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Skip to 0 minutes and 11 seconds Susie Bioletti is keeper of conservation and preservation in a library at Trinity College. Over the past few years, she’s been conducting research into the inks and pigments made to create early Irish manuscripts. The brilliance of the colours in the Book of Kells has fascinated people through the centuries, and there’s been a lot of discussion about what those products might be. So coming to the present day, we’re really fortunate in that we have technologies available now to use for manuscripts such as the Book of Kells, which are absolutely nondestructive and noninvasive. So here in Trinity, the two techniques that we’ve had available have been Raman spectroscopy, which is widely used for pigment analysis. And we also use X-ray fluorescence.

Skip to 0 minutes and 55 seconds In combination, they’re quite powerful tools because you can support the evidence you get from one piece of equipment with the results from another. And both of them are used directly onto the manuscript, and we get instant results. They’ll tell us information about the chemistry of the pigment, and from that, we then have to do some detective work in matching the chemical profile back to the colour. So at the end of the work that we’ve carried out here, we’ve narrowed the pellet down to 10 pigments. So the pigments that we have on the manuscript have been created from a number of different products, from dye stuff extracted from plants, from minerals that have been ground and pulverised.

Skip to 1 minute and 36 seconds And they’ve also been created or manufactured from products and transformed into another product. So we have lichen producing a purple pink dye, which is identified on the manuscript as our principal purple. The dye would have to be extracted from this. So the principal ink is an ink known as iron-gall ink and this was created by extracting a gallotannic acid from an oak apple. And that would have been pulverised and soaked in water, then mixed with iron sulphide. And as it oxidises, a beautiful link is formed, which has a range of tones from quite warm brown to warm black. And along with a few other pigments, this black is the principal ink.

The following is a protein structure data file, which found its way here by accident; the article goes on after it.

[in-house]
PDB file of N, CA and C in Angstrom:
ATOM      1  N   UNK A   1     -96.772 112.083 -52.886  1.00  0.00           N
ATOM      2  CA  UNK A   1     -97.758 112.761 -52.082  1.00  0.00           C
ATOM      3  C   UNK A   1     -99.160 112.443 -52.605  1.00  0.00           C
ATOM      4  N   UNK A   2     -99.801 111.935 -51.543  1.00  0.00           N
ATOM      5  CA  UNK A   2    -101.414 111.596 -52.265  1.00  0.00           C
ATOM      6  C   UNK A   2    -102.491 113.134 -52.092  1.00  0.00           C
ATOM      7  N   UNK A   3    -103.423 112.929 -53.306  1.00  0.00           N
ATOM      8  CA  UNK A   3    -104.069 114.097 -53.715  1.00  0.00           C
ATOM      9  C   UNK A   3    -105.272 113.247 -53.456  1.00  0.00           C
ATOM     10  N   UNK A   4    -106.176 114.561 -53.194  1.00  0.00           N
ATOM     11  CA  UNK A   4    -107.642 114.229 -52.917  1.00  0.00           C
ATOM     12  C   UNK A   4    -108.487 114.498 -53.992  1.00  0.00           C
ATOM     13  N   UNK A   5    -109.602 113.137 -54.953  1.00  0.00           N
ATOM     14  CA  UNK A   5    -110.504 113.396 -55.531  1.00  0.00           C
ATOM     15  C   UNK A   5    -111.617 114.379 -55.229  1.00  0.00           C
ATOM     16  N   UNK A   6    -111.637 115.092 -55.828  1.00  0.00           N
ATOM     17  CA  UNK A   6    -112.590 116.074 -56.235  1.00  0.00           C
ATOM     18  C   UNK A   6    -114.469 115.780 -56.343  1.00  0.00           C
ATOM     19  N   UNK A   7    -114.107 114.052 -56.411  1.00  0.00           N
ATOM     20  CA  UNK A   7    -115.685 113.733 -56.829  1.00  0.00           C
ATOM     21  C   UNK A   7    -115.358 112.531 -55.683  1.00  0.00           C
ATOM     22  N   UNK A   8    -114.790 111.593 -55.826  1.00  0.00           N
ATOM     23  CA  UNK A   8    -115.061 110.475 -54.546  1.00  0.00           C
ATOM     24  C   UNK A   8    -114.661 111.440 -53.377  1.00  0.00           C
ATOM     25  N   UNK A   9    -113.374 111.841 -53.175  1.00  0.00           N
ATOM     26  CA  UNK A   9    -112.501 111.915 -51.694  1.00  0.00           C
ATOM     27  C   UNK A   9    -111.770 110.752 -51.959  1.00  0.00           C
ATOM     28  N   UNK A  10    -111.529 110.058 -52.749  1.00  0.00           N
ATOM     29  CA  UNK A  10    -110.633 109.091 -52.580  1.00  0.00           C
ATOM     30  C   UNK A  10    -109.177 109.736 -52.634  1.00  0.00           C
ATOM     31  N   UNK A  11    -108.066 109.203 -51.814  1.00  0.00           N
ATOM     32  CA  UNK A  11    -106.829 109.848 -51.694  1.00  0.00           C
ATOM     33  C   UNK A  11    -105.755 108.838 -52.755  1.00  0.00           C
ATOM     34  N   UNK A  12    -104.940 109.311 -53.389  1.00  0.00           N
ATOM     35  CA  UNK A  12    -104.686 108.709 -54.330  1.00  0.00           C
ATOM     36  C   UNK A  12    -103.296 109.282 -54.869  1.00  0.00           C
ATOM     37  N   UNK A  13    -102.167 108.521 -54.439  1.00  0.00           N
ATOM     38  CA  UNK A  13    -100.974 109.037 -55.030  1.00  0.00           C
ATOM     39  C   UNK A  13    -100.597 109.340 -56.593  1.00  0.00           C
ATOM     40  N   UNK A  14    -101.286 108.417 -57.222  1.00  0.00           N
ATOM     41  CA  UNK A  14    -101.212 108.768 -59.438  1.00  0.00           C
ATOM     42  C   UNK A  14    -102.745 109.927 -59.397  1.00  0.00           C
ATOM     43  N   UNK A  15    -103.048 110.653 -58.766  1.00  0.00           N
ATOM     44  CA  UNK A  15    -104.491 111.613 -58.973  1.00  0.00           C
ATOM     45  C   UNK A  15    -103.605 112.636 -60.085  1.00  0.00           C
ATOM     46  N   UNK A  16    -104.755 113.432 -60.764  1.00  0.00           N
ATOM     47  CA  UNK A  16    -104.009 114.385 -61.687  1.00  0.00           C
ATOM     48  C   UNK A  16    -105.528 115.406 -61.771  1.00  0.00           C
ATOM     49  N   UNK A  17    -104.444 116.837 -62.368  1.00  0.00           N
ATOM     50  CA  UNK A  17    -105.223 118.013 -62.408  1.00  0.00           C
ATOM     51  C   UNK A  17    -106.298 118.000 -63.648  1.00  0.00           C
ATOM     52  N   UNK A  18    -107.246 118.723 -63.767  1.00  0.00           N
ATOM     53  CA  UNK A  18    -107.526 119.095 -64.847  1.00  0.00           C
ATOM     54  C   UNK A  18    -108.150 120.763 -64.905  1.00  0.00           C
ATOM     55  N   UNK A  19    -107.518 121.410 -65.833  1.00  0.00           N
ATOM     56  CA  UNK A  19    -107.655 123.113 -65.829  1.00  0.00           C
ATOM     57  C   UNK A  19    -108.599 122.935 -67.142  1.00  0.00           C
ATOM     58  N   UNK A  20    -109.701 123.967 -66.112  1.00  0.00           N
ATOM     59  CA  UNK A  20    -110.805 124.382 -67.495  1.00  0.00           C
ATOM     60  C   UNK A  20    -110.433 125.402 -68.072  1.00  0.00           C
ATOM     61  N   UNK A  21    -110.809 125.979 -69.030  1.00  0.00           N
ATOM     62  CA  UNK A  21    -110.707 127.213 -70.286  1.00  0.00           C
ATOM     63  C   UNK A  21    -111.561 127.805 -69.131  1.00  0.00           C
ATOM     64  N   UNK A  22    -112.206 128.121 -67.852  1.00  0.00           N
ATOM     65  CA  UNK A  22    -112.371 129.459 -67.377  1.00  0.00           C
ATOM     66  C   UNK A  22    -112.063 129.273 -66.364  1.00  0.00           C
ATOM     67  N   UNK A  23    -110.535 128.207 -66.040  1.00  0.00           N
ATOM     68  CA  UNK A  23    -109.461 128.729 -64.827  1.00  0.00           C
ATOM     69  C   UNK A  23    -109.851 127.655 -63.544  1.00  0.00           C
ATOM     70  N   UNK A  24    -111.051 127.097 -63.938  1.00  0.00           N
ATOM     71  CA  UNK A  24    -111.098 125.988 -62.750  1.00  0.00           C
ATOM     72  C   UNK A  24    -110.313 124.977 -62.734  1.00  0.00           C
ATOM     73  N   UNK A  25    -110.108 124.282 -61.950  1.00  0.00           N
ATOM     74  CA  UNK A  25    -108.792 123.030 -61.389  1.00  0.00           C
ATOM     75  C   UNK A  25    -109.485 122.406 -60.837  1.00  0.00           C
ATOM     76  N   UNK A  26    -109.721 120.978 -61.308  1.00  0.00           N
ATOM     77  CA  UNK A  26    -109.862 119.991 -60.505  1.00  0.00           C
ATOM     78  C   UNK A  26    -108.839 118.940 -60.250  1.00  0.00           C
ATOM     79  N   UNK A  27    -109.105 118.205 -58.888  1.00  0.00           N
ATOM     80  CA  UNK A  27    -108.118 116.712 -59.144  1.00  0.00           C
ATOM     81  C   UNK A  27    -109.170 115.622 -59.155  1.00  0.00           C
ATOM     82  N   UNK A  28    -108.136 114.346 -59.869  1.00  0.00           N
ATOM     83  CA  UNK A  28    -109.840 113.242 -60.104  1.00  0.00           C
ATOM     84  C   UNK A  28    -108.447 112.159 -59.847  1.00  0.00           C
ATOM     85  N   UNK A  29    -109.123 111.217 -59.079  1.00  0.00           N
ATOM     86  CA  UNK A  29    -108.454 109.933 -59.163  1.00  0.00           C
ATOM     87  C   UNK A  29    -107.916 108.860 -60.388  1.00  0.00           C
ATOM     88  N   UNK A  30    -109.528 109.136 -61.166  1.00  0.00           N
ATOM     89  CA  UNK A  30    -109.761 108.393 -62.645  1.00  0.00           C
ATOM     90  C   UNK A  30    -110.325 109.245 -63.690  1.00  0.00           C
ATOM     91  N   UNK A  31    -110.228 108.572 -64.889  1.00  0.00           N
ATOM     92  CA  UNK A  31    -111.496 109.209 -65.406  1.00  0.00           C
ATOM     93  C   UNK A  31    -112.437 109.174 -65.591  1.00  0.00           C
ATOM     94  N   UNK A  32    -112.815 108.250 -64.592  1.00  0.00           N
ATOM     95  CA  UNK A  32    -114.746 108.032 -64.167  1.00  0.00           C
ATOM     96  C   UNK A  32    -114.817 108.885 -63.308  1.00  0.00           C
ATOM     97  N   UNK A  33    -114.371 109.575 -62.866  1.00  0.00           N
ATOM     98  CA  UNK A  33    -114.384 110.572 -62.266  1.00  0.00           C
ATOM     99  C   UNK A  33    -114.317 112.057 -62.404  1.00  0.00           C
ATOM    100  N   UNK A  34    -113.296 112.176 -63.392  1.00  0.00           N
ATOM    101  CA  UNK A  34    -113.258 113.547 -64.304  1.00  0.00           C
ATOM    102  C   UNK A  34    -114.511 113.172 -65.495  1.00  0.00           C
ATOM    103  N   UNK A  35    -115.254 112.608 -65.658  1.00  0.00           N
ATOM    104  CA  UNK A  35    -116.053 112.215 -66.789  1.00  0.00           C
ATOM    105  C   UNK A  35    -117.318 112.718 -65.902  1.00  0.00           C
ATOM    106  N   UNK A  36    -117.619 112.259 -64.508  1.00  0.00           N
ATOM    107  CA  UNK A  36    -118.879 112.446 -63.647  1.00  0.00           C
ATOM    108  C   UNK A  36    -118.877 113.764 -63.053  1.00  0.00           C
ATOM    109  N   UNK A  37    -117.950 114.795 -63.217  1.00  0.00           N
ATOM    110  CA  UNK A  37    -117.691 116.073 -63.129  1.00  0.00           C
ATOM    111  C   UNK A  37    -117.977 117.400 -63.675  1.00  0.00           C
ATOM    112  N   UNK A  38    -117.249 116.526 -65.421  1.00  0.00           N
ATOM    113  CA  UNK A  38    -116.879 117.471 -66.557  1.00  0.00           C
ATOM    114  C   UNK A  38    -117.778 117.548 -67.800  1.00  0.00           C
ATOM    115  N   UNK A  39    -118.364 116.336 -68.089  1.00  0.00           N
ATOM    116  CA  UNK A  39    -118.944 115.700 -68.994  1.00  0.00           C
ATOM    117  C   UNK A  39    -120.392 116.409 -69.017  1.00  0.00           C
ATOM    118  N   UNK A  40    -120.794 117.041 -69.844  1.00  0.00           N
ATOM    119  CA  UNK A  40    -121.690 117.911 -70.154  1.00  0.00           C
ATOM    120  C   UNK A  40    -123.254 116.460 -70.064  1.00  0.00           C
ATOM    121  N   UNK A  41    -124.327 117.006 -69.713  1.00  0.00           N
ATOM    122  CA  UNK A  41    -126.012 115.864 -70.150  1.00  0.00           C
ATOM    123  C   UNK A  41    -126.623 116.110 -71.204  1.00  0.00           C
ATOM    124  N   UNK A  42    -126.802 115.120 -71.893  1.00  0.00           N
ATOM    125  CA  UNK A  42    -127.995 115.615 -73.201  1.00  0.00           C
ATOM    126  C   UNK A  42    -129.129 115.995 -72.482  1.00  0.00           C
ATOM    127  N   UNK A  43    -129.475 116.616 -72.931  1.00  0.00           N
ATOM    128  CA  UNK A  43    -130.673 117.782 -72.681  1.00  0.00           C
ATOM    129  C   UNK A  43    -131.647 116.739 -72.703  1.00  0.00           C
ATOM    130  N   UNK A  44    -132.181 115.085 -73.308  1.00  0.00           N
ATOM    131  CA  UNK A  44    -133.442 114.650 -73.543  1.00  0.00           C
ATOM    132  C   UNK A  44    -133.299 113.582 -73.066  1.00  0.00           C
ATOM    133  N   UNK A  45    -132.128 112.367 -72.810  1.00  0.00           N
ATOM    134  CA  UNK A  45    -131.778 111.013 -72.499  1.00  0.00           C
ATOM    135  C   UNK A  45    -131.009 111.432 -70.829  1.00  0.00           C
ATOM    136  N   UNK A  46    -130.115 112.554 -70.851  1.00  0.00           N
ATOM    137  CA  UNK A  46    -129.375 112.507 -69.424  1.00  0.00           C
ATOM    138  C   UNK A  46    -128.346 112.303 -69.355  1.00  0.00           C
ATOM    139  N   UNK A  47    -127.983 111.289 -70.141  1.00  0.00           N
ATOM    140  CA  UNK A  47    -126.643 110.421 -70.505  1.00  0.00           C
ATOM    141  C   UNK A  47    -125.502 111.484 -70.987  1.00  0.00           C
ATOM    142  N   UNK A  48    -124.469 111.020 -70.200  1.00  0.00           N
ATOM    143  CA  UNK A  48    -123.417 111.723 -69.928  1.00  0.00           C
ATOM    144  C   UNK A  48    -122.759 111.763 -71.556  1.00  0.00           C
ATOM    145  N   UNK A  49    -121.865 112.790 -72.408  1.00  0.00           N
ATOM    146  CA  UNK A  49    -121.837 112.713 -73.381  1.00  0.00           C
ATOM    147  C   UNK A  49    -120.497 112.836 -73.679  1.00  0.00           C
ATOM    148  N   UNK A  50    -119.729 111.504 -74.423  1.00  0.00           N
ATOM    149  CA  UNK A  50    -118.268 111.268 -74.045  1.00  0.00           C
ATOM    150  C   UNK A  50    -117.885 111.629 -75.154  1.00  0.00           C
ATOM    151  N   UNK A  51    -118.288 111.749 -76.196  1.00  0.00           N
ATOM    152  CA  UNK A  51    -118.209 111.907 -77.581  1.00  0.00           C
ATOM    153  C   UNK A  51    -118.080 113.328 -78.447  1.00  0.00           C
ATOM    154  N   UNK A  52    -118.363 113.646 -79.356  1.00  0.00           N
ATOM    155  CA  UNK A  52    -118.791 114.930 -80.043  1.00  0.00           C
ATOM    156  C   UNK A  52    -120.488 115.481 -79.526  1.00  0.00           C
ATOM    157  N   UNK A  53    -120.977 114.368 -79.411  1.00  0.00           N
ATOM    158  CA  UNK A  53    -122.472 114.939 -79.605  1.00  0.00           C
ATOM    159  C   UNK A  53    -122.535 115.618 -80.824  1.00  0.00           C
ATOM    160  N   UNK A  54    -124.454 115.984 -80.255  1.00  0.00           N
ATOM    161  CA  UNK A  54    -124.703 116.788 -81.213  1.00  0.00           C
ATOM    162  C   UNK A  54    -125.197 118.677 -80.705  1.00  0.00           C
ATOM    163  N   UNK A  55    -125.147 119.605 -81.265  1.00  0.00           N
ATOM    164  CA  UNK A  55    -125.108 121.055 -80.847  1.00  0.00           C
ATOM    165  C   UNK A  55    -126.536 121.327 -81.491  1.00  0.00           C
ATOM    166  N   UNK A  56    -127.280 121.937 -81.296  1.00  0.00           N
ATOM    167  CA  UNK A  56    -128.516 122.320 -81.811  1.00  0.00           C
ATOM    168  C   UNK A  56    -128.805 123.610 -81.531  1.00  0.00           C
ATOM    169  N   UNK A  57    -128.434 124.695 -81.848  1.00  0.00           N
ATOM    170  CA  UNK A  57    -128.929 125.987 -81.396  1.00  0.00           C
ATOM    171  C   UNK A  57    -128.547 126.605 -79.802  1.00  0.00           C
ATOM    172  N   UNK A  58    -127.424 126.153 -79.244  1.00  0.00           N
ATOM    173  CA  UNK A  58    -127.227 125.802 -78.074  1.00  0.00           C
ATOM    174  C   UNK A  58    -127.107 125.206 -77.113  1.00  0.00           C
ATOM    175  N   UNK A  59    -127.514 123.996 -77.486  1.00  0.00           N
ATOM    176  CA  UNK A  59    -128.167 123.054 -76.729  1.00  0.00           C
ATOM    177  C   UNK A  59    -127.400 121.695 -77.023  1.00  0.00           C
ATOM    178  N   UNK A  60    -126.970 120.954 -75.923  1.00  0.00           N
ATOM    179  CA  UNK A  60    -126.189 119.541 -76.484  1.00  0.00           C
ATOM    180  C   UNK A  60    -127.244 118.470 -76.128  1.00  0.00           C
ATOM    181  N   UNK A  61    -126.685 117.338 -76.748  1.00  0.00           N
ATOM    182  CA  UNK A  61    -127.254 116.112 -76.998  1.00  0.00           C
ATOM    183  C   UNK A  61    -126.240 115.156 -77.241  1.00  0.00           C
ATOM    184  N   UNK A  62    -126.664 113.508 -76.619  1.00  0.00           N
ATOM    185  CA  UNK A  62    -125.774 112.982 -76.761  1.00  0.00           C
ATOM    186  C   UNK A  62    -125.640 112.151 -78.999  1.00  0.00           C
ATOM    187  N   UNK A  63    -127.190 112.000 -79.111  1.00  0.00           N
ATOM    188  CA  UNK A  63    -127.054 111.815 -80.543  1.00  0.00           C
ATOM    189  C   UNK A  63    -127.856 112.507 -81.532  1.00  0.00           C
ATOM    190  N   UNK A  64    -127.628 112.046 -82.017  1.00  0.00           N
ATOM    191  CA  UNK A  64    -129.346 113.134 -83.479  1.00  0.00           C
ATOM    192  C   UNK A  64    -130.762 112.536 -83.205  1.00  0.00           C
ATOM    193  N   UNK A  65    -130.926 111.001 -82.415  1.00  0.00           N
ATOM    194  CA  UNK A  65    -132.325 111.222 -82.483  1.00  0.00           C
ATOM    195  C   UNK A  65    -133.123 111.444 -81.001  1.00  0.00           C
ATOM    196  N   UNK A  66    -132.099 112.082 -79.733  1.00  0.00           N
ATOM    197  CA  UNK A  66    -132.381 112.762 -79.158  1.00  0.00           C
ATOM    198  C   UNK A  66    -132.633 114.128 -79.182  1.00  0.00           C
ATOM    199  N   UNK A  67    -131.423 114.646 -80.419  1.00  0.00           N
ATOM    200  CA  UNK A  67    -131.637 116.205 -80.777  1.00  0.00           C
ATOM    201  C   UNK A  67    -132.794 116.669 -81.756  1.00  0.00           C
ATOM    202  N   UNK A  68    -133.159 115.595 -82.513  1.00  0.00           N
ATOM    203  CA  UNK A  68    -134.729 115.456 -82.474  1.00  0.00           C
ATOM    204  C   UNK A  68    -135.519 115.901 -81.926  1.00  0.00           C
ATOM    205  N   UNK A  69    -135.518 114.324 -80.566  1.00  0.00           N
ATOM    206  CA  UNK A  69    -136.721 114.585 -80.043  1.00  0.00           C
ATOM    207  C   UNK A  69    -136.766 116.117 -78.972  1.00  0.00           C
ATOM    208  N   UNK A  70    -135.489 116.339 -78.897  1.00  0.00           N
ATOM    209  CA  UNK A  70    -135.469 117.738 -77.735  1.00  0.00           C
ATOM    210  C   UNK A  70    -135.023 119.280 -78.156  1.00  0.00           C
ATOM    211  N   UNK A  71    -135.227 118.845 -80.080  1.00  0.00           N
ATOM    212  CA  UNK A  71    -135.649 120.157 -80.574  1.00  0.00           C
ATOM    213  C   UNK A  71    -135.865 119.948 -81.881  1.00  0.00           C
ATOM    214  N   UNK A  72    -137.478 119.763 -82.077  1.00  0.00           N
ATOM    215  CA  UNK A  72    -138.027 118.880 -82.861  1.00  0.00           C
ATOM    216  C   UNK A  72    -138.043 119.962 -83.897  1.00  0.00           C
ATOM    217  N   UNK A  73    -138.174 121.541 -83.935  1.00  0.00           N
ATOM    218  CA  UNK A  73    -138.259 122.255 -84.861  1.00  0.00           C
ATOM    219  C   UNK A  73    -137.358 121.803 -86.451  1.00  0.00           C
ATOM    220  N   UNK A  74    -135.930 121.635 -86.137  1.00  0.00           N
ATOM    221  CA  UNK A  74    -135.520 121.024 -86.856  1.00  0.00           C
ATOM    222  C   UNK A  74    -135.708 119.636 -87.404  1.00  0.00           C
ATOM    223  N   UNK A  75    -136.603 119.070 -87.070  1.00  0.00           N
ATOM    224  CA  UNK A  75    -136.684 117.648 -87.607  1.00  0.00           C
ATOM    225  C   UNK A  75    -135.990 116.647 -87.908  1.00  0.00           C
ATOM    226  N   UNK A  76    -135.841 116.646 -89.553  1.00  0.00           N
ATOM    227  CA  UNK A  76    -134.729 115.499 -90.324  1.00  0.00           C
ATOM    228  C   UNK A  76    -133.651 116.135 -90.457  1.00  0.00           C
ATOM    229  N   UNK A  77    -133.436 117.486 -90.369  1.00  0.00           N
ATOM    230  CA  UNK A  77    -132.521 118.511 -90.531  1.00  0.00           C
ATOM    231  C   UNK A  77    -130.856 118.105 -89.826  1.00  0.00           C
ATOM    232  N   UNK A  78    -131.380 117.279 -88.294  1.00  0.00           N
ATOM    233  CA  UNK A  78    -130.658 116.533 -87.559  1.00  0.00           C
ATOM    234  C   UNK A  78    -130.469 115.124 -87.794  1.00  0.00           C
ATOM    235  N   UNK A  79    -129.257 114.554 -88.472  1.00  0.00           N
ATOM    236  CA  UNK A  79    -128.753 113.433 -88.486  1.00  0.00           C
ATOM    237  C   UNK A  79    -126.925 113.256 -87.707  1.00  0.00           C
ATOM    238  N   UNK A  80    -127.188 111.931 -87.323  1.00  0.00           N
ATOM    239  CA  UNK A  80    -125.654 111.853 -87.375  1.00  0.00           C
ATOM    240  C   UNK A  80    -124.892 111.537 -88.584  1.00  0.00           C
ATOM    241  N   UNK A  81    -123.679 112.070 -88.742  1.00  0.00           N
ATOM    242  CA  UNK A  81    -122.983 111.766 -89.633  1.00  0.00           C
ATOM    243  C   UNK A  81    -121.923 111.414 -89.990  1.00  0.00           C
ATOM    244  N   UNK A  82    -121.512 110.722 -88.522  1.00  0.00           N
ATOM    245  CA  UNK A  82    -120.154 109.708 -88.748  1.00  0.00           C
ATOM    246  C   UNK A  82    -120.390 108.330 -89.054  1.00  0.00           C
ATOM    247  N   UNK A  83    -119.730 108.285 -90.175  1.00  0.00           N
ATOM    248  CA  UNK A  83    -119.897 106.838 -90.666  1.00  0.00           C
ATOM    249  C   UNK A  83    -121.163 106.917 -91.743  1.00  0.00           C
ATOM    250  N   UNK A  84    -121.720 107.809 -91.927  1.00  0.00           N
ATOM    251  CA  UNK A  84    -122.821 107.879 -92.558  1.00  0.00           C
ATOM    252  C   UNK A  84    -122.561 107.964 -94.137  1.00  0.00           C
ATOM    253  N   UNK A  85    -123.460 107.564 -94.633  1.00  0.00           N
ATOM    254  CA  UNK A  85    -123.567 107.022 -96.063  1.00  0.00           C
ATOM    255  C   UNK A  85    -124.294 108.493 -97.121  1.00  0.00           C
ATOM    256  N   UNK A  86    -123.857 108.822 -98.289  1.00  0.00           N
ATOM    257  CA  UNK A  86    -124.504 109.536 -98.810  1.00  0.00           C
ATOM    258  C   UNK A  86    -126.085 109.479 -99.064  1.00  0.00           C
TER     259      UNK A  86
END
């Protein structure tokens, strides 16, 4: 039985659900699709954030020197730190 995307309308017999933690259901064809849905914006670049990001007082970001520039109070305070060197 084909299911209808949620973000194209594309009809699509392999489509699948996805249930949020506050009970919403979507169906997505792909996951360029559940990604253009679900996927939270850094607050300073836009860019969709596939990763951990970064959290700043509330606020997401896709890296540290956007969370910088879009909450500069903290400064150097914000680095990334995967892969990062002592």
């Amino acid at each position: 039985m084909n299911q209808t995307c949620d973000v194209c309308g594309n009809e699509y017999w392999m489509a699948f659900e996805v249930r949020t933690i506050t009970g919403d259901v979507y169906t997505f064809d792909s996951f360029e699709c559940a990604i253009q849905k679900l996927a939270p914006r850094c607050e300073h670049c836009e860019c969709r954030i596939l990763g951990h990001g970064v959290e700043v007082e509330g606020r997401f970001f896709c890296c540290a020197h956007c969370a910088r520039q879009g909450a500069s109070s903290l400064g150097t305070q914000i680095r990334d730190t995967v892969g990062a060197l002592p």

Skip to 2 minutes and 25 seconds The brilliant yellow throughout the manuscript is in all cases a product called orpiment. It’s a mineral pigment, and it’s incredibly toxic. The vibrant yellow is used in a manner that gold perhaps would have been used. Gold was used at this time on manuscripts. However, we have no gold used on this manuscript. It’s the sheer brilliance of the orpiment that replicates the gold effect.

Pigments in the Book of Kells

The vibrancy, beauty, application and combinations of colour in the Book of Kells has fascinated viewers through the centuries.

Determining what materials were used requires analytical work. We can only use non-destructive techniques as we have a policy of non-sampling, so the techniques need to be safe to use directly on the manuscript.

Originally it was thought that up to thirty different pigments were used, but we have narrowed down the number and discovered the very clever use of a small number of plant- and mineral- based pigments which are mixed with white to lighten them, or with extra binder to make them glossier, or layered to create the rich and colourful impression conveyed by the manuscript today.

Pigments: Carbon Black, Iron Gall, Red Lead, Orpiment, Gypsum, Indigo, Orecin, Verdigris Some of the most extensively used pigments in the Book of Kells (Bioletti et al. 2009).

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The Book of Kells: Exploring an Irish Medieval Masterpiece

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